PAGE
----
“I know their sorrows.”
The child is cheered as he sings, “This my father knows;” and shall not we be comforted as we discern that our dear Friend and tender soul-husband knows all about us?
1. He is the Physician, and if he knows all, there is no need that the patient should know. Hush, thou silly, fluttering heart, prying, peeping, and suspecting! What thou knowest not now, thou shalt know hereafter, and meanwhile Jesus, the beloved Physician, knows thy soul in adversities. Why need the patient analyze all the medicine, or estimate all the symptoms? This is the Physician’s work, not mine; it is my business to trust, and his to prescribe. If he shall write his prescription in uncouth characters which I cannot read, I will not be uneasy on that account, but rely upon his unfailing skill to make all plain in the result, however mysterious in the working.
2. He is the Master, and his knowledge is to serve us instead of our own; we are to obey, not to judge: “The servant knoweth not what his lord doeth.” Shall the architect explain his plans to every hodman on the works? If he knows his own intent, is it not enough? The vessel on the wheel cannot guess to what pattern it shall be conformed, but if the potter understands his art, what matters the ignorance of the clay? My Lord must not be cross-questioned any more by one so ignorant as I am.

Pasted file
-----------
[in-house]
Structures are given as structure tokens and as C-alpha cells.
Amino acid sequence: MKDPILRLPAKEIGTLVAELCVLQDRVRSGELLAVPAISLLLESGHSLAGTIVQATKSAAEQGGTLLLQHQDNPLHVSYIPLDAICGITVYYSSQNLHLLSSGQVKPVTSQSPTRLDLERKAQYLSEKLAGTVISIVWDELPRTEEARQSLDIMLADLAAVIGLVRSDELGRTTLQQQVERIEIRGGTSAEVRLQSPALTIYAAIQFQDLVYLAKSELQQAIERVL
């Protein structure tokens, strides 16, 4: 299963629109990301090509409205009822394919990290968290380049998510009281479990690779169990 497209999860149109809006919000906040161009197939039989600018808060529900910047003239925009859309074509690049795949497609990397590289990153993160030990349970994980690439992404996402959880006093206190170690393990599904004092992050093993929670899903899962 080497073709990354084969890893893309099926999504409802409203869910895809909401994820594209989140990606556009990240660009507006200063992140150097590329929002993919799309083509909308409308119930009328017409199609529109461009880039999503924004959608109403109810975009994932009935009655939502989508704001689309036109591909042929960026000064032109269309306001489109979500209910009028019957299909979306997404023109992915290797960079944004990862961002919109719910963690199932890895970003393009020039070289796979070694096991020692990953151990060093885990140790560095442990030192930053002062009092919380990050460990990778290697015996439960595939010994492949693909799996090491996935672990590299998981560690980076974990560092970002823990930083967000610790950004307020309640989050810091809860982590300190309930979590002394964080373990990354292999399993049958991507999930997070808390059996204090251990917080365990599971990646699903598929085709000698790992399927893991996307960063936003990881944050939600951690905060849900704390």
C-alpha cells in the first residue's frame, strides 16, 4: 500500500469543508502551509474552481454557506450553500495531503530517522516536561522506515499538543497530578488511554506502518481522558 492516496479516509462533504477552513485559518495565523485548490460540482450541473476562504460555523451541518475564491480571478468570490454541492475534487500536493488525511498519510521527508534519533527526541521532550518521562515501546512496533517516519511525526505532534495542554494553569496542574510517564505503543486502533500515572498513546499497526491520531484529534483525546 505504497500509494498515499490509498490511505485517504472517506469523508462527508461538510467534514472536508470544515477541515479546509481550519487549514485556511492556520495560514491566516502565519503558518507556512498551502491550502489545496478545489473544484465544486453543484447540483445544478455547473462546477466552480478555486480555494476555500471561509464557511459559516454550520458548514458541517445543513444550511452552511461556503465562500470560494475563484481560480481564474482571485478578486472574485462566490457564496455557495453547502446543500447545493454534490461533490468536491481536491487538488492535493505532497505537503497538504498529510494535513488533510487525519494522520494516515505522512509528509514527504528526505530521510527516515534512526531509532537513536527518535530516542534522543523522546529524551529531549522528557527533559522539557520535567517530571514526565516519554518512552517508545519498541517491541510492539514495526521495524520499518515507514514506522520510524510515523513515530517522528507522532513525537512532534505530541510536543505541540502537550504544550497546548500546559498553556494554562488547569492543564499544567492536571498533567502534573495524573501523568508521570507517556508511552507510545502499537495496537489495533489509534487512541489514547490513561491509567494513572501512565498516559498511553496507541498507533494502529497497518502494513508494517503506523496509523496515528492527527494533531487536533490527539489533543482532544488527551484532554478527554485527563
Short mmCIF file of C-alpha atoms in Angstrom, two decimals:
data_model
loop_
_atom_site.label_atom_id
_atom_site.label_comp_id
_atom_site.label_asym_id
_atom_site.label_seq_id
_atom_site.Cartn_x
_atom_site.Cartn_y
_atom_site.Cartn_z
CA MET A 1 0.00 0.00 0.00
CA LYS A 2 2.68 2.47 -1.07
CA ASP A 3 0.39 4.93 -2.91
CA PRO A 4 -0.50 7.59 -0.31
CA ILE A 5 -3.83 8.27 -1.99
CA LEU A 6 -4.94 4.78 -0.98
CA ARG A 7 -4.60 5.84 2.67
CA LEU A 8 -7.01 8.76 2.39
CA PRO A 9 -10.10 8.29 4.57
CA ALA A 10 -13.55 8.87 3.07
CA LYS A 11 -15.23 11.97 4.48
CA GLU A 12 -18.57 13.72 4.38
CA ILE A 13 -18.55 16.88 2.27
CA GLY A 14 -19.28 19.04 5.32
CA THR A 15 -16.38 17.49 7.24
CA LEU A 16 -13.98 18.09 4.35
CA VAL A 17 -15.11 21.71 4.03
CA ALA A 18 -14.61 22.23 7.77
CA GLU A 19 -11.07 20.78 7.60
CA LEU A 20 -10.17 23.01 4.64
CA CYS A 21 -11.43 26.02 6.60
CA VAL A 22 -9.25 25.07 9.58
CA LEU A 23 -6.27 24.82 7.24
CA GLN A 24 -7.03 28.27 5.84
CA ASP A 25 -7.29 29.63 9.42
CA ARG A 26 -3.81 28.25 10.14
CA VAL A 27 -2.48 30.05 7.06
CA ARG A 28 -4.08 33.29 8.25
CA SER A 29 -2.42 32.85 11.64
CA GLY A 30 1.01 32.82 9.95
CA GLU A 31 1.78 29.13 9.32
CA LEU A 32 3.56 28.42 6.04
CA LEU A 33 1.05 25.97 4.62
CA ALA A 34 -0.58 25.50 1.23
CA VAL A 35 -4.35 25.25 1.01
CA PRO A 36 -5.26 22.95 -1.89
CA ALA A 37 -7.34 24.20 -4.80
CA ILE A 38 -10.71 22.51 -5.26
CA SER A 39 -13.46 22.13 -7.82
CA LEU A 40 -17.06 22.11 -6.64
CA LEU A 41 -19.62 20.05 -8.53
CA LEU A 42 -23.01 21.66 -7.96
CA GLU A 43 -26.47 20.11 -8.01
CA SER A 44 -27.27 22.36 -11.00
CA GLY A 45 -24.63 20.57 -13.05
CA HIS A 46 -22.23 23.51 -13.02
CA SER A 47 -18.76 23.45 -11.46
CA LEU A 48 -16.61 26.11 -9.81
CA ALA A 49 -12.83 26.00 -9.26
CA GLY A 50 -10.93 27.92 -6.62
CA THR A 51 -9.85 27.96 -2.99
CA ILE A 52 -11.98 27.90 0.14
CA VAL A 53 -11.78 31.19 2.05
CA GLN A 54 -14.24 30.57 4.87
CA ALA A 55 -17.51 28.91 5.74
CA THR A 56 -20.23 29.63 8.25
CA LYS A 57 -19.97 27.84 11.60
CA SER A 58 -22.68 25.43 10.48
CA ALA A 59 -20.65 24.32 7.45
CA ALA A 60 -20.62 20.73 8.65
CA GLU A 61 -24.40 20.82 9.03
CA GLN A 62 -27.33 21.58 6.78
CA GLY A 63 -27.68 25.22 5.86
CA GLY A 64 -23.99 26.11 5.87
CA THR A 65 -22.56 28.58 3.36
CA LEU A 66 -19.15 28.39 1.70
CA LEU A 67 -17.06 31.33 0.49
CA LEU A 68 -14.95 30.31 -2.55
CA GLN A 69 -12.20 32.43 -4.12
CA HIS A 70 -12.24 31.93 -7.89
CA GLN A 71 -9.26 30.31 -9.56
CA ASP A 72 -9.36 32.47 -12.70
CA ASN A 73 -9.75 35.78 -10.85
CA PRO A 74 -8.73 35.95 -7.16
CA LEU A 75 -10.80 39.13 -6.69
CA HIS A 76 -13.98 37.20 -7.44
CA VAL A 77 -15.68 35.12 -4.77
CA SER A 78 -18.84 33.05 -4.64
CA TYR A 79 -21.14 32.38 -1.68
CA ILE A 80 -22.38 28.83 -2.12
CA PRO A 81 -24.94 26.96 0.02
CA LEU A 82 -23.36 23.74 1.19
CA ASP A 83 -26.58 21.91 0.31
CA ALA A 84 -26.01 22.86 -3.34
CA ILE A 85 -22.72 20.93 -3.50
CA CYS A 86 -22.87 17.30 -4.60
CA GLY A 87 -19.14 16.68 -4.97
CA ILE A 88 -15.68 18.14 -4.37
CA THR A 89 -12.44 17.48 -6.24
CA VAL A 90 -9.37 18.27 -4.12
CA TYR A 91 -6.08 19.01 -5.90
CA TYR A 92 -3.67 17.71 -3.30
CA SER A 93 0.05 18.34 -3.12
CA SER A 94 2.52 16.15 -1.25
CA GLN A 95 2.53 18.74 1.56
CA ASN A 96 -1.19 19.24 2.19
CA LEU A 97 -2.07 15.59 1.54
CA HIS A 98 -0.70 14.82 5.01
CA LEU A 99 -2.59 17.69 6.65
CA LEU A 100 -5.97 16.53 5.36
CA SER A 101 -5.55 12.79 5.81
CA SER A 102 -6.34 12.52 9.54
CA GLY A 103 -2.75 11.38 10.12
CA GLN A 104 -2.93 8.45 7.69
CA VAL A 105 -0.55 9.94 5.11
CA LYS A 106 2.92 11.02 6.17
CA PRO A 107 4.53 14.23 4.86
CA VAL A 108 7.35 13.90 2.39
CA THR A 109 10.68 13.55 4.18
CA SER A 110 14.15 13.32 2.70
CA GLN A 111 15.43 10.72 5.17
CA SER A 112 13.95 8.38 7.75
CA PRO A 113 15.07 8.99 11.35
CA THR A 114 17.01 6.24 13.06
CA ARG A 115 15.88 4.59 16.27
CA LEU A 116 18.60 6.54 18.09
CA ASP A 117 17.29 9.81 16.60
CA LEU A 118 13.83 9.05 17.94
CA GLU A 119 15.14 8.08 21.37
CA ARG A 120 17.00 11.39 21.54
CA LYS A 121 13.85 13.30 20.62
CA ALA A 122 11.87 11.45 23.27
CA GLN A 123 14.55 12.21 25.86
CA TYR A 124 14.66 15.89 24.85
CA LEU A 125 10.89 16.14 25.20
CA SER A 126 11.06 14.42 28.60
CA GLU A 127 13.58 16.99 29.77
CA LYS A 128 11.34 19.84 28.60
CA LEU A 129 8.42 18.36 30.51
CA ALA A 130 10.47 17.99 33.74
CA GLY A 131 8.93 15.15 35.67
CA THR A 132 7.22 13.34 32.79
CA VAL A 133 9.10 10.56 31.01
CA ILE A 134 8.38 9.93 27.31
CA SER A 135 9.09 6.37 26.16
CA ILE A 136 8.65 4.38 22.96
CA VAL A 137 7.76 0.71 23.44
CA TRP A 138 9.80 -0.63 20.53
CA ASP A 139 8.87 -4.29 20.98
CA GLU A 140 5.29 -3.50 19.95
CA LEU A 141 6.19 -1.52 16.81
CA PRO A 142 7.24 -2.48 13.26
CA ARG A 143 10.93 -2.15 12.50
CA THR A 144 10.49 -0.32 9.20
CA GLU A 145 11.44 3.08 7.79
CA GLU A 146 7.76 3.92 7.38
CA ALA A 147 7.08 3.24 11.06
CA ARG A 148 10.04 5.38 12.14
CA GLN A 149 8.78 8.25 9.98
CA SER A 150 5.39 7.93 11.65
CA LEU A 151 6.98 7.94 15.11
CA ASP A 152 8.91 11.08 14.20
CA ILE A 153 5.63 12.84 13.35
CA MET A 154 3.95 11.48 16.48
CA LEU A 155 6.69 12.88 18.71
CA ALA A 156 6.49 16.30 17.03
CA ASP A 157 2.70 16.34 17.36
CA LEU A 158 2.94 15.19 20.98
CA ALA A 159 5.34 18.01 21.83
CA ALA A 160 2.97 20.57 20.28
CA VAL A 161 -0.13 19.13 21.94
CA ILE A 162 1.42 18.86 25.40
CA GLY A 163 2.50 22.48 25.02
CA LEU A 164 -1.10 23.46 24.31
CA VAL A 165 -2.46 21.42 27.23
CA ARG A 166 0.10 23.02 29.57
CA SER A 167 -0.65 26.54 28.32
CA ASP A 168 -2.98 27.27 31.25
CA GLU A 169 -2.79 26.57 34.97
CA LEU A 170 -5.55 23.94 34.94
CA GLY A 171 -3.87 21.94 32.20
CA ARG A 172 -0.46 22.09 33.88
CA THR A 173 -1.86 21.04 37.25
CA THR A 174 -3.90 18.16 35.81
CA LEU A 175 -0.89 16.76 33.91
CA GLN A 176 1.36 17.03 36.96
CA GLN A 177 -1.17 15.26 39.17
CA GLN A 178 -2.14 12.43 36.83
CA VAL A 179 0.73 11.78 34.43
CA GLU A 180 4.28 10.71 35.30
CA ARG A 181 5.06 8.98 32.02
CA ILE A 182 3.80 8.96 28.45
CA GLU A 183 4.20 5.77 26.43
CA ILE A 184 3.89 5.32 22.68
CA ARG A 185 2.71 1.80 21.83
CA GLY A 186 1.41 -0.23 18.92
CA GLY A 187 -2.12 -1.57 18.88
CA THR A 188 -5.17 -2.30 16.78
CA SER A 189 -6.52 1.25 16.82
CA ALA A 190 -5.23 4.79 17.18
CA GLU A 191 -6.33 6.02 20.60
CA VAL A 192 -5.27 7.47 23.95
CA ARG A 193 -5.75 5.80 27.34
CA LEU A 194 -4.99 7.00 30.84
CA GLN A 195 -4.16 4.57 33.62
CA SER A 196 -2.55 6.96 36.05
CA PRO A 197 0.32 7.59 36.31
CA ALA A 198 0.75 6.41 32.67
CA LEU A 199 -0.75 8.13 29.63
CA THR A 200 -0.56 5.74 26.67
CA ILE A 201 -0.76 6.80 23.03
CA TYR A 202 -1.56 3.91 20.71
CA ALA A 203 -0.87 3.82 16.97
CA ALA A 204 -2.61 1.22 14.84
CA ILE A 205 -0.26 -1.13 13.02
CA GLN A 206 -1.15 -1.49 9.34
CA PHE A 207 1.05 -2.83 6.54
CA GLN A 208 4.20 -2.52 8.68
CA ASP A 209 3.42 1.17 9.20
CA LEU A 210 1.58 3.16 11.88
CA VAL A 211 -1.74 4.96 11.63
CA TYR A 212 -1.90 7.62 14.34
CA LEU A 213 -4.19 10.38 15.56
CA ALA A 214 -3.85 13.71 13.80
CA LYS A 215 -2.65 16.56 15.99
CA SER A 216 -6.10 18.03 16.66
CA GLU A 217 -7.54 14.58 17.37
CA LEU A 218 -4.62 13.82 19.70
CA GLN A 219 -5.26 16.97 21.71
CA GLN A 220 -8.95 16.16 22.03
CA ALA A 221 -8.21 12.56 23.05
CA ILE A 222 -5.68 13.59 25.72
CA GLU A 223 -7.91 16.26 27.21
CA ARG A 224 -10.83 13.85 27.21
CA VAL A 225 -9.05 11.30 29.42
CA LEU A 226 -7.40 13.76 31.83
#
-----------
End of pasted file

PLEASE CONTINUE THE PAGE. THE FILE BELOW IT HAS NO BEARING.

3. He is the Head. All understanding centres there. What judgment has the arm? What comprehension has the foot? All the power to know lies in the head. Why should the member have a brain of its own when the head fulfils for it every intellectual office? Here, then, must the believer rest his comfort in sickness, not that he himself can see the end, but that Jesus knows all. Sweet Lord, be thou forever eye, and soul, and head for us, and let us be content to know only what thou choosest to reveal.